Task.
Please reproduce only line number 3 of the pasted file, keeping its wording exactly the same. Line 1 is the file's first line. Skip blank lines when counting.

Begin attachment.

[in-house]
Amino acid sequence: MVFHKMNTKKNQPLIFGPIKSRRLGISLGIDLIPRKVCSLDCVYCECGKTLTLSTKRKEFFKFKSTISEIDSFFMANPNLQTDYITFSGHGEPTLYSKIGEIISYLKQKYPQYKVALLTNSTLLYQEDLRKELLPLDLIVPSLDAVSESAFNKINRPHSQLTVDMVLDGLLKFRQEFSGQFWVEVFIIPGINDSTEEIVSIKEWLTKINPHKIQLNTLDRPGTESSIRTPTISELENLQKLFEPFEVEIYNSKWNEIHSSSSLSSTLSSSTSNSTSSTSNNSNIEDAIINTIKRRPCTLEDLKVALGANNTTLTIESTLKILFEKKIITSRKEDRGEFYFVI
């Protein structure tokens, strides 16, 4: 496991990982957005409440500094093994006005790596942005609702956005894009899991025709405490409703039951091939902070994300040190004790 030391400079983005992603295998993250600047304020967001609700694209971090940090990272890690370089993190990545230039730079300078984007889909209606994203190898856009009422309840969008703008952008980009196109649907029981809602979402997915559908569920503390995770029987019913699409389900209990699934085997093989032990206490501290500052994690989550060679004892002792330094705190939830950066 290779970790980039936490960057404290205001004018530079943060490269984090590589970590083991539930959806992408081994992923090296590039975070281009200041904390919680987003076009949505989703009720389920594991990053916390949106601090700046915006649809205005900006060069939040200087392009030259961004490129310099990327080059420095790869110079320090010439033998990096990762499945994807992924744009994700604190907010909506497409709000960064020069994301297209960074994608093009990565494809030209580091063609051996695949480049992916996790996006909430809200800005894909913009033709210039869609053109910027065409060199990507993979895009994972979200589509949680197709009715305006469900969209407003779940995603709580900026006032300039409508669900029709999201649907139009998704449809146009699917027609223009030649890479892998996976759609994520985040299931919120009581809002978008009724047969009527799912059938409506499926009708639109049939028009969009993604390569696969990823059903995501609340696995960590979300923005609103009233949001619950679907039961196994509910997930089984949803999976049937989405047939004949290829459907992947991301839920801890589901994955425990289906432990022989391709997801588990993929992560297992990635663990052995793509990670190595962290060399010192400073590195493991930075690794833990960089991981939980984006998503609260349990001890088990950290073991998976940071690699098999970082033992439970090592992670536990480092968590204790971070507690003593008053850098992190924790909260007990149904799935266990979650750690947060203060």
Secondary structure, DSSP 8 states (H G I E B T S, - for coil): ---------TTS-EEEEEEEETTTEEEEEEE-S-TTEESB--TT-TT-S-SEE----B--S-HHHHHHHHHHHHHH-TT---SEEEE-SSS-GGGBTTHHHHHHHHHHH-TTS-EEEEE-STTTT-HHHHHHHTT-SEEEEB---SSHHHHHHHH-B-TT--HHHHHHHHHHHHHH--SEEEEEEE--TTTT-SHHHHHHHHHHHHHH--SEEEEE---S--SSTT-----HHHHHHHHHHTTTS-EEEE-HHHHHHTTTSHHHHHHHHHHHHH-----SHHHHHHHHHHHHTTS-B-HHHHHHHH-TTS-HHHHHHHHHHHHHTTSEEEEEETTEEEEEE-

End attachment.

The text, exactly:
């Protein structure tokens, strides 16, 4: 496991990982957005409440500094093994006005790596942005609702956005894009899991025709405490409703039951091939902070994300040190004790 030391400079983005992603295998993250600047304020967001609700694209971090940090990272890690370089993190990545230039730079300078984007889909209606994203190898856009009422309840969008703008952008980009196109649907029981809602979402997915559908569920503390995770029987019913699409389900209990699934085997093989032990206490501290500052994690989550060679004892002792330094705190939830950066 290779970790980039936490960057404290205001004018530079943060490269984090590589970590083991539930959806992408081994992923090296590039975070281009200041904390919680987003076009949505989703009720389920594991990053916390949106601090700046915006649809205005900006060069939040200087392009030259961004490129310099990327080059420095790869110079320090010439033998990096990762499945994807992924744009994700604190907010909506497409709000960064020069994301297209960074994608093009990565494809030209580091063609051996695949480049992916996790996006909430809200800005894909913009033709210039869609053109910027065409060199990507993979895009994972979200589509949680197709009715305006469900969209407003779940995603709580900026006032300039409508669900029709999201649907139009998704449809146009699917027609223009030649890479892998996976759609994520985040299931919120009581809002978008009724047969009527799912059938409506499926009708639109049939028009969009993604390569696969990823059903995501609340696995960590979300923005609103009233949001619950679907039961196994509910997930089984949803999976049937989405047939004949290829459907992947991301839920801890589901994955425990289906432990022989391709997801588990993929992560297992990635663990052995793509990670190595962290060399010192400073590195493991930075690794833990960089991981939980984006998503609260349990001890088990950290073991998976940071690699098999970082033992439970090592992670536990480092968590204790971070507690003593008053850098992190924790909260007990149904799935266990979650750690947060203060």